• Collects fifteen new case studies of collaborative knowledge and information production in medicine and health sciences research and innovation
    • Restates the updated knowledge commons research framework in accessible terms for ease of reference by readers and future researchers in multiple disciplines
    • This book is also available as Open Access
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    Reviews & endorsements

    ‘Governing Medical Knowledge Commons is a very interesting and useful book, and I am delighted to say so! Innovation development is increasingly becoming open and distributed over time. Whether and how the fruits of this openly revealed activity can be collected and efficiently utilized as a commons is a very important next question. Strandburg, Frischmann, and Madison greatly help further progress via this collection of very thoughtful studies on pioneering medical commons models and trials.' Eric von Hippel, T. Wilson Professor in Management, Sloan School of Management, Massachusetts Institute of Technology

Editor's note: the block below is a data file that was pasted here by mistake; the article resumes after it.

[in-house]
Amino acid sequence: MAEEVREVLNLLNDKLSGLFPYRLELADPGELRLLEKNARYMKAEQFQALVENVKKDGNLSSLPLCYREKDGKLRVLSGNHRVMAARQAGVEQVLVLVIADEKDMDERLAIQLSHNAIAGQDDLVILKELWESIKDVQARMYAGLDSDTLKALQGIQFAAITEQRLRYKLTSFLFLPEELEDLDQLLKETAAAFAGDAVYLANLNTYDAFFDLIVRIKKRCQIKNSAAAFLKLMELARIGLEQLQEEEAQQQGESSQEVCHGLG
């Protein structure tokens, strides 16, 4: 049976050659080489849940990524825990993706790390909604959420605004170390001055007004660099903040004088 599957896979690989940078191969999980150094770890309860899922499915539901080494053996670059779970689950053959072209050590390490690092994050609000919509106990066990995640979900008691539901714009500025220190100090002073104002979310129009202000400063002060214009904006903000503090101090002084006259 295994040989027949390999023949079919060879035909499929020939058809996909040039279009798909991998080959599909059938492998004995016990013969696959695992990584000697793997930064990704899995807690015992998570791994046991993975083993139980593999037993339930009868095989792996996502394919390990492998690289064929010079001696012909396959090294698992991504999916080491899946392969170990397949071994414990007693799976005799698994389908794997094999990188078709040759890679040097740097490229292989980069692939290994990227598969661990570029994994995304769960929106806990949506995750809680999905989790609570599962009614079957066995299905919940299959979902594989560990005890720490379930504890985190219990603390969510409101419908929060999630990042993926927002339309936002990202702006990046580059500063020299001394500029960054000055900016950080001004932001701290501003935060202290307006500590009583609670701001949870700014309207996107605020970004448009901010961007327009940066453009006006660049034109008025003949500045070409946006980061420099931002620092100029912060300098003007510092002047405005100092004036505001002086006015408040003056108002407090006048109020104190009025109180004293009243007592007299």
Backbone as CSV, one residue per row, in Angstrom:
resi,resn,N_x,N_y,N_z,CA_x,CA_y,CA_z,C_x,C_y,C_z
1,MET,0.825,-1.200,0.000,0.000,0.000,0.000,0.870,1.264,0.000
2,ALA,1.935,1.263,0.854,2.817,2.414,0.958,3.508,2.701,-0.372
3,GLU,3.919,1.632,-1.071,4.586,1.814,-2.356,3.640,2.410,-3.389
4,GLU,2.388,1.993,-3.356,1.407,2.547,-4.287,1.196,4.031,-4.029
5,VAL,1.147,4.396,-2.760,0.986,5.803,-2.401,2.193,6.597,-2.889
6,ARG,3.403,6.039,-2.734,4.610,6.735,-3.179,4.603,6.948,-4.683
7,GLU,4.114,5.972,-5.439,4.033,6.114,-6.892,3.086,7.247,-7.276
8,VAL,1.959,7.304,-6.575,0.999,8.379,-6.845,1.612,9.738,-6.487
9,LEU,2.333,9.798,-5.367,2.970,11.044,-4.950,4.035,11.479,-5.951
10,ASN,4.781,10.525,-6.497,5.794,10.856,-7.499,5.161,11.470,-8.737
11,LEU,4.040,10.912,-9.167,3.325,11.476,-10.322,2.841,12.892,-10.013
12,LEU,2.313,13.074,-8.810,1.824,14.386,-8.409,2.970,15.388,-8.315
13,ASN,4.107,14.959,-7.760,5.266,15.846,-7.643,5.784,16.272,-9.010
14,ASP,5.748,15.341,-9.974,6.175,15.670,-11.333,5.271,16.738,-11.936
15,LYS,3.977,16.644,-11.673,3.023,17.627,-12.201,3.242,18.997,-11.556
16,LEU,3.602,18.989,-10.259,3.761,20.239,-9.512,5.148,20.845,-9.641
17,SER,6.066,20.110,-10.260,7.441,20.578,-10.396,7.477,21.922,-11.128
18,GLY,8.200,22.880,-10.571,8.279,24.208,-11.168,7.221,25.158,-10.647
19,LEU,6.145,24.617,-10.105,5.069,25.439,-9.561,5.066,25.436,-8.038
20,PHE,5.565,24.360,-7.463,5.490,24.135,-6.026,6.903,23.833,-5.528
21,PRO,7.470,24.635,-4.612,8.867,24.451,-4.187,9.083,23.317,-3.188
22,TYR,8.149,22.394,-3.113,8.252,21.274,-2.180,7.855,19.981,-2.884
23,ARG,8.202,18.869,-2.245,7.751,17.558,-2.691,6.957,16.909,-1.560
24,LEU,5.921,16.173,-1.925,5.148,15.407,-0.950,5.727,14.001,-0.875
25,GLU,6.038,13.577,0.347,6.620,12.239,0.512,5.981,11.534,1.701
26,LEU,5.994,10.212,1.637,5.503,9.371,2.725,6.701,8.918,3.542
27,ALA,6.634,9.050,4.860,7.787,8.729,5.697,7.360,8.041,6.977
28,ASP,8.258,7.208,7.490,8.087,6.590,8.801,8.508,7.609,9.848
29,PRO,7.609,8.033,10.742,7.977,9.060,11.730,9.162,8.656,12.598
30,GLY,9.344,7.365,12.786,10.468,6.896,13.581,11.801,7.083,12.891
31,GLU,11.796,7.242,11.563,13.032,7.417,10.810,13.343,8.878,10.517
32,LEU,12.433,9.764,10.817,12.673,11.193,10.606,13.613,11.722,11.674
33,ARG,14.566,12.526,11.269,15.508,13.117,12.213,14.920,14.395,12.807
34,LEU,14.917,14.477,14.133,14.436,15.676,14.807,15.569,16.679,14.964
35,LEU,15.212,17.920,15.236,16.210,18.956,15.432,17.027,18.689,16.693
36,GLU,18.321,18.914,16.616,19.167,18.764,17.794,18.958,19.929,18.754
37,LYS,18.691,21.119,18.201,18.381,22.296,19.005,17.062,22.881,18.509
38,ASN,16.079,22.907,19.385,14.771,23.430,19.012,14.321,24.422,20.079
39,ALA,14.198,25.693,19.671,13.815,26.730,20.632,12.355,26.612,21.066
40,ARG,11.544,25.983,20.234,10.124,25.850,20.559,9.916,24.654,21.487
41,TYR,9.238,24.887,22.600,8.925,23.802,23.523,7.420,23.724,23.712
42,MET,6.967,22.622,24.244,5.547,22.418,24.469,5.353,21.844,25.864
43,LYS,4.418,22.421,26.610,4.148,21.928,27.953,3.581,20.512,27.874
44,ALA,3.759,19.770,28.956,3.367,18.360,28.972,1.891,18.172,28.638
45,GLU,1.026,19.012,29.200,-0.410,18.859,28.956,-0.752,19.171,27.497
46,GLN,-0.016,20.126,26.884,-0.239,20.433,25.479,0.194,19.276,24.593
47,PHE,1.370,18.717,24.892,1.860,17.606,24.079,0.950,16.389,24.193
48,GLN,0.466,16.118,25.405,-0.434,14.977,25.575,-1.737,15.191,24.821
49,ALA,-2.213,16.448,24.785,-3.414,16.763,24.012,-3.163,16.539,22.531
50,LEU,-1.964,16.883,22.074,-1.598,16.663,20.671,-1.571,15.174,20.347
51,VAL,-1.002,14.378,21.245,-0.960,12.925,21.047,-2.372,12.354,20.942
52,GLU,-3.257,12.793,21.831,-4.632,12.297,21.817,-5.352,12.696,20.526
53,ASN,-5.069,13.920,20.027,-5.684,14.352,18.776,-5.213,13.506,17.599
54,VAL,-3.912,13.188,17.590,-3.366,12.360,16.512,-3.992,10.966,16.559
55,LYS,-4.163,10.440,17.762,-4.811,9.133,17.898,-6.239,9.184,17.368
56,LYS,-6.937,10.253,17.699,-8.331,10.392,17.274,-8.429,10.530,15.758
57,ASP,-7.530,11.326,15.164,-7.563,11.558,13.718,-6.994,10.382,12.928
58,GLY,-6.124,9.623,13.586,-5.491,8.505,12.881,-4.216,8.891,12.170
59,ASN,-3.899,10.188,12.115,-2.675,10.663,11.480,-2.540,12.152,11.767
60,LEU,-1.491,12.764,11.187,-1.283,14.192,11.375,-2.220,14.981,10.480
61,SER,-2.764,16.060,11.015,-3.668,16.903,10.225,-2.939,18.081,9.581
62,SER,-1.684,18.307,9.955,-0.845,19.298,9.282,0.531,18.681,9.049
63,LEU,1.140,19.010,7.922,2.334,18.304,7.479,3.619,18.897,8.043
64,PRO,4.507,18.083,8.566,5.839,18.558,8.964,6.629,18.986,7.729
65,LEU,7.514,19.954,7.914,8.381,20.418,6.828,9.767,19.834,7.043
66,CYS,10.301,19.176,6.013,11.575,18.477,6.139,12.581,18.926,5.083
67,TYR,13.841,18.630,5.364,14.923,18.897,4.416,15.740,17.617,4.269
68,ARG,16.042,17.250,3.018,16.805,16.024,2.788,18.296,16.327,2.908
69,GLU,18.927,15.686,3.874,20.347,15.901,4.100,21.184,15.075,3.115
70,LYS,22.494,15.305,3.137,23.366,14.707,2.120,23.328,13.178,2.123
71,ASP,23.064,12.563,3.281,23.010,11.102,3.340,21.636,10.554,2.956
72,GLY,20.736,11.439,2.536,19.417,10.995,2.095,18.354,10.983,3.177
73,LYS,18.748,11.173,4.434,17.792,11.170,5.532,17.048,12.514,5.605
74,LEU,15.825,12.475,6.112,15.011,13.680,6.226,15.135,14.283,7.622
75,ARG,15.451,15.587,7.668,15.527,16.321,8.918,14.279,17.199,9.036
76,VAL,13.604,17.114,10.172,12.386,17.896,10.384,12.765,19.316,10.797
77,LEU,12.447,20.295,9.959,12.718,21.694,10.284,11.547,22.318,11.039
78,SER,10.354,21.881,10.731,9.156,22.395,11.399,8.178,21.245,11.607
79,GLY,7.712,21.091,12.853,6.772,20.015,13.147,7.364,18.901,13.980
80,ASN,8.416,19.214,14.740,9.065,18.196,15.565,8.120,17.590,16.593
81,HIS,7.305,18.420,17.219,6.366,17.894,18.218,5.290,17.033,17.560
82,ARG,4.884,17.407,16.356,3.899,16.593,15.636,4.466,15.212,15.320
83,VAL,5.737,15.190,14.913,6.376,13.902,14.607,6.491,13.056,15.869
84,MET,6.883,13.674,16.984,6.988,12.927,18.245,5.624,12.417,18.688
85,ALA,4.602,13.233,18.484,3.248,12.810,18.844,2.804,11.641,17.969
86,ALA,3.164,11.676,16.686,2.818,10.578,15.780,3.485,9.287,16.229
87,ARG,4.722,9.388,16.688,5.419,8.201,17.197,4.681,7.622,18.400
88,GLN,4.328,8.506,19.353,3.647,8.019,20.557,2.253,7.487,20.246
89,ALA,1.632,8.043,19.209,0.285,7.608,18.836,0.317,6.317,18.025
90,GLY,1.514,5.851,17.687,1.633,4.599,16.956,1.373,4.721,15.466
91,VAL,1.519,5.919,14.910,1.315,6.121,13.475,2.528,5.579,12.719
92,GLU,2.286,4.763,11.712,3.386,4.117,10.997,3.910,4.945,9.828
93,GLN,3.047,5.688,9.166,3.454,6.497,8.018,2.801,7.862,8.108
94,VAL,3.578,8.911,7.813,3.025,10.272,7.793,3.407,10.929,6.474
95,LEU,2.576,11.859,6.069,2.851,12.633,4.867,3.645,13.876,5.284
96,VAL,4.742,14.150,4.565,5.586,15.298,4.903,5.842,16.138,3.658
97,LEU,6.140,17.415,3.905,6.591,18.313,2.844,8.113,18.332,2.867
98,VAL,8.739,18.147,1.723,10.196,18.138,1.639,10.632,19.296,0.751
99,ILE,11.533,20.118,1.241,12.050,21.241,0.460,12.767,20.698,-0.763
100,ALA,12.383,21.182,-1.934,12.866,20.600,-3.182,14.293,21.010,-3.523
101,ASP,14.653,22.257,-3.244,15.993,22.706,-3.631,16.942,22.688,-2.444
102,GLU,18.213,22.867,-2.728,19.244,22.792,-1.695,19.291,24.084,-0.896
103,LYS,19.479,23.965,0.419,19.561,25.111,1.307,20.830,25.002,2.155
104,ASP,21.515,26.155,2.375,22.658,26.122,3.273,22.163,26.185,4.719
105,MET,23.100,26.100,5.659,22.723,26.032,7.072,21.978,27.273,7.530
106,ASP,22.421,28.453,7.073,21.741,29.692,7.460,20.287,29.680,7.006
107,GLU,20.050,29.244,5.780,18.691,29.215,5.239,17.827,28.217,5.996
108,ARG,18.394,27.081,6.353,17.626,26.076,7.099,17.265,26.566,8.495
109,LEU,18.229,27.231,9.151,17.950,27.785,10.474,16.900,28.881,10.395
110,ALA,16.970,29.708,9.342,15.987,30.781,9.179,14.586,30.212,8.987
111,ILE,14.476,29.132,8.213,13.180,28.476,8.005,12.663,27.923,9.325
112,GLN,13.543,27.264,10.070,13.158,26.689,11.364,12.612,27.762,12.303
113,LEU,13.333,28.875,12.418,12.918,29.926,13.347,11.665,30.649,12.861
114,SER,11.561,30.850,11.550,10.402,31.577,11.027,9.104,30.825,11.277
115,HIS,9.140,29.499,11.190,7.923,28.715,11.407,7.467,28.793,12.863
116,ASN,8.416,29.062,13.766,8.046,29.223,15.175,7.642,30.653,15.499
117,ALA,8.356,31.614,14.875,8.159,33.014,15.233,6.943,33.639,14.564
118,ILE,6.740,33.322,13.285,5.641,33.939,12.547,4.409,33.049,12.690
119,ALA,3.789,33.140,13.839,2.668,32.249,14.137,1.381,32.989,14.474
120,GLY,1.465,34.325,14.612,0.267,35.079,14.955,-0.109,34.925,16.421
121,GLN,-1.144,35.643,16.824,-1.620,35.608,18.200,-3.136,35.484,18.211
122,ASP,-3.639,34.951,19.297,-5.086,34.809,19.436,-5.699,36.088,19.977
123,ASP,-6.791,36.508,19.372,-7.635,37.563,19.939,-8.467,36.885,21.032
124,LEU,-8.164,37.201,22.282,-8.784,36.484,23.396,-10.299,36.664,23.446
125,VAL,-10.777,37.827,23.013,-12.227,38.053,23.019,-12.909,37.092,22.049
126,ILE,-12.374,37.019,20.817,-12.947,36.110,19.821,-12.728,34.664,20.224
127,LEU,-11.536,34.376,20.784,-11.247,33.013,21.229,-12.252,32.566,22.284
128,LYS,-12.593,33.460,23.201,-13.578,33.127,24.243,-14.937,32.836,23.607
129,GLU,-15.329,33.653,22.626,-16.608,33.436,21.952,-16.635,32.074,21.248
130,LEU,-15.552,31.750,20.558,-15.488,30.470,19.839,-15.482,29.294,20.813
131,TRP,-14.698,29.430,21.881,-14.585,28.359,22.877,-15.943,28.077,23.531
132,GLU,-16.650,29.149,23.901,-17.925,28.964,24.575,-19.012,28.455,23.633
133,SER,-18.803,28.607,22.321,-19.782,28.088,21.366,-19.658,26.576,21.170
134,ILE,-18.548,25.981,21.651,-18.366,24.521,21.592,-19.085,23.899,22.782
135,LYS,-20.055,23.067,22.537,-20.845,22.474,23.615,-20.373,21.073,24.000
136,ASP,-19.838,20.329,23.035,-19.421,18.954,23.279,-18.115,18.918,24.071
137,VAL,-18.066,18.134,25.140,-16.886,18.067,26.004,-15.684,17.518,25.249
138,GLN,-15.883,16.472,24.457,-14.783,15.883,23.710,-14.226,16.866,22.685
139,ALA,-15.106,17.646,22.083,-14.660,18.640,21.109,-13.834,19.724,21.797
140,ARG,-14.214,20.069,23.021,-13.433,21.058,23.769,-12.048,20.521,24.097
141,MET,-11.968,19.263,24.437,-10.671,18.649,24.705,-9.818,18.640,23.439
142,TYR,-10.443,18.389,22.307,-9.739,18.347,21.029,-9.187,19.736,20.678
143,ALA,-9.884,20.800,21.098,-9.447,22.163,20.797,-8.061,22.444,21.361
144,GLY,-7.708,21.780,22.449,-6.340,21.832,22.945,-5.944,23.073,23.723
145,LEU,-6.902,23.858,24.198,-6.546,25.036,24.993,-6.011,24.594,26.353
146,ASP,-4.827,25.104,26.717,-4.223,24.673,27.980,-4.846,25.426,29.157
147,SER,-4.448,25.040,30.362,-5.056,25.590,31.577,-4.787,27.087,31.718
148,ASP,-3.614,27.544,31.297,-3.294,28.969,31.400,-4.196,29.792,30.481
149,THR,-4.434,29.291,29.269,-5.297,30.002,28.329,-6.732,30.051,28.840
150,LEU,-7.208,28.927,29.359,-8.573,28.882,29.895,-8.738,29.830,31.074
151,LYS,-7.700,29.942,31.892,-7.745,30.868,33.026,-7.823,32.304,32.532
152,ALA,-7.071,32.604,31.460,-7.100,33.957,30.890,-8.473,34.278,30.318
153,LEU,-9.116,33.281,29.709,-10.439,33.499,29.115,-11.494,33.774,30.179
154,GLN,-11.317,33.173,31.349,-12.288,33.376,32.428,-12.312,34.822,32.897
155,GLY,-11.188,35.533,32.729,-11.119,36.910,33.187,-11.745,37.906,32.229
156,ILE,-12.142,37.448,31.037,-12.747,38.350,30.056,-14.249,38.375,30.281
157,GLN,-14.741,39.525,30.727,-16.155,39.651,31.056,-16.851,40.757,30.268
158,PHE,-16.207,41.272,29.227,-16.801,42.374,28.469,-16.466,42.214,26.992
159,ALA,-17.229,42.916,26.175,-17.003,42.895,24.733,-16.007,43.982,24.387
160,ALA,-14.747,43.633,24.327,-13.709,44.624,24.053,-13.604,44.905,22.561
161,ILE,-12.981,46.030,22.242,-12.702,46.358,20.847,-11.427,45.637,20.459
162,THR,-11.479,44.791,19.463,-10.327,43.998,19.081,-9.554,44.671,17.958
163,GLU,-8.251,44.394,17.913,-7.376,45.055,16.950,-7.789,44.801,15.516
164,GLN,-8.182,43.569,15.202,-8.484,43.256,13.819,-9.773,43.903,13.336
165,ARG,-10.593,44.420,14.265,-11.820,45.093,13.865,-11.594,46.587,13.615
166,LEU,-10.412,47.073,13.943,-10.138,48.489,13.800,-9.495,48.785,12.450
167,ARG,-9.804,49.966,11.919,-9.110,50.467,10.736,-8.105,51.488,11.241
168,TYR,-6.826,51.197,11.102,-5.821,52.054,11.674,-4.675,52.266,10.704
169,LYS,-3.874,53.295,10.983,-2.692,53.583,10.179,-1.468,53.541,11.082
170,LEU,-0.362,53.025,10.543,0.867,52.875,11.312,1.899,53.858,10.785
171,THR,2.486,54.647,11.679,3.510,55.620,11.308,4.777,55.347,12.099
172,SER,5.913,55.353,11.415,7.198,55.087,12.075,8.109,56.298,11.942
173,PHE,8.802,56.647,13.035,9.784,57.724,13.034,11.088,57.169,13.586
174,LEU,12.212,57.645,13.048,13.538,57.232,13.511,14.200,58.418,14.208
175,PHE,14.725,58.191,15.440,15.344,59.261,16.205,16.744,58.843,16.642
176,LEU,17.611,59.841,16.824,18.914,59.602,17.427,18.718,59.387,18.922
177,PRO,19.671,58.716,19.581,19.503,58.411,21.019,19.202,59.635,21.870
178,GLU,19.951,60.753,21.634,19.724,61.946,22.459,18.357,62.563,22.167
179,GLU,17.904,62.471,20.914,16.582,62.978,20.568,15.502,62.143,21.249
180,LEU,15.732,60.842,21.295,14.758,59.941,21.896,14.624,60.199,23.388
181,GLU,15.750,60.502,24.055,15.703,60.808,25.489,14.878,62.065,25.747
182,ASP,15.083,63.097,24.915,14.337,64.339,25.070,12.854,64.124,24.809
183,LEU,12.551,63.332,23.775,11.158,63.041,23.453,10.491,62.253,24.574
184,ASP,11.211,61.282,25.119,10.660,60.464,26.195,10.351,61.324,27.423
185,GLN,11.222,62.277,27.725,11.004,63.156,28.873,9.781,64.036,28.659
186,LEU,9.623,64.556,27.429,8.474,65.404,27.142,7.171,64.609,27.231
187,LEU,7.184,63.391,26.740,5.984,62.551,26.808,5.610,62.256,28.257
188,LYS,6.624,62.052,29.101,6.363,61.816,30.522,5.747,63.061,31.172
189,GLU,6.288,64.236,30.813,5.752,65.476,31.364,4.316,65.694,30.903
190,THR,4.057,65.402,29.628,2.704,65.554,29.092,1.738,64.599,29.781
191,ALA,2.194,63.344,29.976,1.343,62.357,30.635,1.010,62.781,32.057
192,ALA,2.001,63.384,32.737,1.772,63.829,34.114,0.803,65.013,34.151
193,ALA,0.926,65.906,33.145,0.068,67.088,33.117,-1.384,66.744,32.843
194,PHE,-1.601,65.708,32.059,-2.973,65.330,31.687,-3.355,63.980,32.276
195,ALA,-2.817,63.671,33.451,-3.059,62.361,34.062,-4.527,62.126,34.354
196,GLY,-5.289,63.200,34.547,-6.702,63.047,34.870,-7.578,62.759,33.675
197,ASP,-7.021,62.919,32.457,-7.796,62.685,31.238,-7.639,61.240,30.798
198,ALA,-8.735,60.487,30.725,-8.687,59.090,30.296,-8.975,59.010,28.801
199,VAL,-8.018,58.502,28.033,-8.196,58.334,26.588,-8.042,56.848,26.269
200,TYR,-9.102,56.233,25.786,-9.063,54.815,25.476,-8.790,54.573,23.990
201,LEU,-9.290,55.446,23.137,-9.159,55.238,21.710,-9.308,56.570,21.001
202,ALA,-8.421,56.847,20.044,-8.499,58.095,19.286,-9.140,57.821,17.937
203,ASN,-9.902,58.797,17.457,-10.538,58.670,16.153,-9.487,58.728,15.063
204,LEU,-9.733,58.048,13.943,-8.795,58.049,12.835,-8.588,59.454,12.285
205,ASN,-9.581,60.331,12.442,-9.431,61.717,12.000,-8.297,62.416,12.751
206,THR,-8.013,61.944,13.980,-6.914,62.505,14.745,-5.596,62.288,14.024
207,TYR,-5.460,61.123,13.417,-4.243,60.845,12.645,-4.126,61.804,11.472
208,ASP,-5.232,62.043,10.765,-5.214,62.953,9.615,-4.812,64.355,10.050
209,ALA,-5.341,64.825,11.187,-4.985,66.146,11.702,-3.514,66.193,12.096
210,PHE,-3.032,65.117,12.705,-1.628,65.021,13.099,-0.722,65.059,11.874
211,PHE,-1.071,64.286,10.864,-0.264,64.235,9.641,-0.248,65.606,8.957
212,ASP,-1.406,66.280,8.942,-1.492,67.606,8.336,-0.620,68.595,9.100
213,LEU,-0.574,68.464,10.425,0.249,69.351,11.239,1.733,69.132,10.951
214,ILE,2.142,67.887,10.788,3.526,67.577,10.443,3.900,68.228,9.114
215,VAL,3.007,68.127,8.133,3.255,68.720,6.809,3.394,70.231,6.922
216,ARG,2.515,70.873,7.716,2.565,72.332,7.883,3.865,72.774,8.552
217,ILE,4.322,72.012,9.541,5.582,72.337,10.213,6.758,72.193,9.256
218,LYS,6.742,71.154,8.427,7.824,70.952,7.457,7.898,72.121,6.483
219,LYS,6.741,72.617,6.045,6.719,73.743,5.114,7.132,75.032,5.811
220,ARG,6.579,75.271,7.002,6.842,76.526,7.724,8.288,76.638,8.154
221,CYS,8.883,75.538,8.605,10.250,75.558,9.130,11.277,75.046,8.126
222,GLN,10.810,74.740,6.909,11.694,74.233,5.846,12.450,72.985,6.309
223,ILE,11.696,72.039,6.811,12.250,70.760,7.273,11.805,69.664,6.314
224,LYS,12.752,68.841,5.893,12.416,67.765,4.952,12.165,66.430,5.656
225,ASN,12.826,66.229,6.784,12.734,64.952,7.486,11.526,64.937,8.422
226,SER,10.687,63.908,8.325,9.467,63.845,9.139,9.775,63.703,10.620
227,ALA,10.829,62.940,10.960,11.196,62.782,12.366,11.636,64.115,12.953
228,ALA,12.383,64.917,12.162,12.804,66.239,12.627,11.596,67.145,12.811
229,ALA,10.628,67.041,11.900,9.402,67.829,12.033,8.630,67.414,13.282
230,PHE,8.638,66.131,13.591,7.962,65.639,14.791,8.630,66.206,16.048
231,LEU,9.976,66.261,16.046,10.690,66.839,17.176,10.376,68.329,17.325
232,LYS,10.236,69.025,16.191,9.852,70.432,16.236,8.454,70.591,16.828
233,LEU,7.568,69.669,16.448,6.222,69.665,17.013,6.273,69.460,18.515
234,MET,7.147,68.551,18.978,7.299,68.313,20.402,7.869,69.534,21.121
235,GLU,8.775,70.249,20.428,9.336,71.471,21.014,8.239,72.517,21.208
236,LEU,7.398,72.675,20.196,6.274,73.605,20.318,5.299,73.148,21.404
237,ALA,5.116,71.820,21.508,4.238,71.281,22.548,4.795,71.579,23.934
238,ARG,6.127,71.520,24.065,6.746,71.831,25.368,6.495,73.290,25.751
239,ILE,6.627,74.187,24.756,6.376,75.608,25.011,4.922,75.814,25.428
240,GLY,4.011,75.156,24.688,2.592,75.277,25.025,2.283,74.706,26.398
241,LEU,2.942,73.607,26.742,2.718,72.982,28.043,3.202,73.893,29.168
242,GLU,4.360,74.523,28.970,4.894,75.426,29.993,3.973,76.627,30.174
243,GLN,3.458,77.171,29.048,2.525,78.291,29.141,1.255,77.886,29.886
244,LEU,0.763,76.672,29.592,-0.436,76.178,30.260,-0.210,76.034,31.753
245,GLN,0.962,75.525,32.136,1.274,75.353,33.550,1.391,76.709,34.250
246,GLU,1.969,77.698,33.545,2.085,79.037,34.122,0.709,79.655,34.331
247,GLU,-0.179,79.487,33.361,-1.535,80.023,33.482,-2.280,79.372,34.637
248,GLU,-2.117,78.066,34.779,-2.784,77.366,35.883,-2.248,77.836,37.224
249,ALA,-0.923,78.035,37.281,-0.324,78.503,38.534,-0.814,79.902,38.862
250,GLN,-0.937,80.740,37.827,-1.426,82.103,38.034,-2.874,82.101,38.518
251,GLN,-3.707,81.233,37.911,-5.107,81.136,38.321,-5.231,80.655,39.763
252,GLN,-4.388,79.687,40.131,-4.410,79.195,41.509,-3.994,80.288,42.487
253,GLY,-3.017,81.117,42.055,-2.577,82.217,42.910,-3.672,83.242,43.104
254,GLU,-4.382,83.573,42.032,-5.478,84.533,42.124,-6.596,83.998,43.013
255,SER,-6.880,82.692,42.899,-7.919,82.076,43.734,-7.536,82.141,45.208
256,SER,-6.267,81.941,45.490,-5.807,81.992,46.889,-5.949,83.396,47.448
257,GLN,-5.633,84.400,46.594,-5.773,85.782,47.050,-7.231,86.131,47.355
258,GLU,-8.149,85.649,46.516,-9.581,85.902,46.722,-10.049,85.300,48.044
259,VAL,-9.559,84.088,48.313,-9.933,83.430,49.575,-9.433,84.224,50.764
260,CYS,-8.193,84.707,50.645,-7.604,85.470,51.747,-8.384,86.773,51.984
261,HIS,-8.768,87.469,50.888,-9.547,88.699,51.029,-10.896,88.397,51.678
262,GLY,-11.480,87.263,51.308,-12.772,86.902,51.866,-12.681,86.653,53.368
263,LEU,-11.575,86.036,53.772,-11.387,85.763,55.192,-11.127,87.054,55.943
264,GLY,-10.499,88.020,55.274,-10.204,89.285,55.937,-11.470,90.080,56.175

'This volume builds on Elinor Ostrom’s research on the commons. Understanding the institutions that promote cooperation is critical to good governance and improving social welfare. The authors in this volume provide case studies of governance in the medical commons. The insights are pathbreaking and will lead to better policies for medical research. Moreover, the insights here will be synergistic to research in other areas of governance of commons.' Lee J. Alston, Director of the Ostrom Workshop, Indiana University, Bloomington